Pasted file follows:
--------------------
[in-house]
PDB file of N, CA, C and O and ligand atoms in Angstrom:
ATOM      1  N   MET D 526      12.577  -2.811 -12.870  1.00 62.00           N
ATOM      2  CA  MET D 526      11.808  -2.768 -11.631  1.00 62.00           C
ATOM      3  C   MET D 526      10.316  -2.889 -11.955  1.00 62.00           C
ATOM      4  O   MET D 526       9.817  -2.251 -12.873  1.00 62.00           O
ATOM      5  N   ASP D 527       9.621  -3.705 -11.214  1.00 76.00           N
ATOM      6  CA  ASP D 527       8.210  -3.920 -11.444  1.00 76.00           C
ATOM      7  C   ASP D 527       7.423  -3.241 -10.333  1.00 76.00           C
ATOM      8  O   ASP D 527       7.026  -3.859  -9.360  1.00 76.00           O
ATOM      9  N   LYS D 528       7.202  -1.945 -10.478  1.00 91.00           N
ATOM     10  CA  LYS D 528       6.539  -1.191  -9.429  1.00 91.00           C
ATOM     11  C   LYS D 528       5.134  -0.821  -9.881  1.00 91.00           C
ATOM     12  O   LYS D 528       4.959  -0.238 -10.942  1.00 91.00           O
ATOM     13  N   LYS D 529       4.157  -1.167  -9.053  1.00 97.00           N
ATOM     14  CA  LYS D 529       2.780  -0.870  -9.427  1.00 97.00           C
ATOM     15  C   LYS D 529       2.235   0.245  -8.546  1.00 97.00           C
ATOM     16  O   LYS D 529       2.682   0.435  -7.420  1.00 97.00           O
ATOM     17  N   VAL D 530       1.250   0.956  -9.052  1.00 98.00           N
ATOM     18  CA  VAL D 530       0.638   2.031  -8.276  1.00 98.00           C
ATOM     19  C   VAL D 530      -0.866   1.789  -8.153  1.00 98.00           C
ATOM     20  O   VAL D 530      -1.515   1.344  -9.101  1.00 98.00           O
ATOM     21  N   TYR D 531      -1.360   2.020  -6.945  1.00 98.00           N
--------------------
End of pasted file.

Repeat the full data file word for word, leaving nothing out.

[in-house]
PDB file of N, CA, C and O and ligand atoms in Angstrom:
ATOM      1  N   MET D 526      12.577  -2.811 -12.870  1.00 62.00           N
ATOM      2  CA  MET D 526      11.808  -2.768 -11.631  1.00 62.00           C
ATOM      3  C   MET D 526      10.316  -2.889 -11.955  1.00 62.00           C
ATOM      4  O   MET D 526       9.817  -2.251 -12.873  1.00 62.00           O
ATOM      5  N   ASP D 527       9.621  -3.705 -11.214  1.00 76.00           N
ATOM      6  CA  ASP D 527       8.210  -3.920 -11.444  1.00 76.00           C
ATOM      7  C   ASP D 527       7.423  -3.241 -10.333  1.00 76.00           C
ATOM      8  O   ASP D 527       7.026  -3.859  -9.360  1.00 76.00           O
ATOM      9  N   LYS D 528       7.202  -1.945 -10.478  1.00 91.00           N
ATOM     10  CA  LYS D 528       6.539  -1.191  -9.429  1.00 91.00           C
ATOM     11  C   LYS D 528       5.134  -0.821  -9.881  1.00 91.00           C
ATOM     12  O   LYS D 528       4.959  -0.238 -10.942  1.00 91.00           O
ATOM     13  N   LYS D 529       4.157  -1.167  -9.053  1.00 97.00           N
ATOM     14  CA  LYS D 529       2.780  -0.870  -9.427  1.00 97.00           C
ATOM     15  C   LYS D 529       2.235   0.245  -8.546  1.00 97.00           C
ATOM     16  O   LYS D 529       2.682   0.435  -7.420  1.00 97.00           O
ATOM     17  N   VAL D 530       1.250   0.956  -9.052  1.00 98.00           N
ATOM     18  CA  VAL D 530       0.638   2.031  -8.276  1.00 98.00           C
ATOM     19  C   VAL D 530      -0.866   1.789  -8.153  1.00 98.00           C
ATOM     20  O   VAL D 530      -1.515   1.344  -9.101  1.00 98.00           O
ATOM     21  N   TYR D 531      -1.360   2.020  -6.945  1.00 98.00           N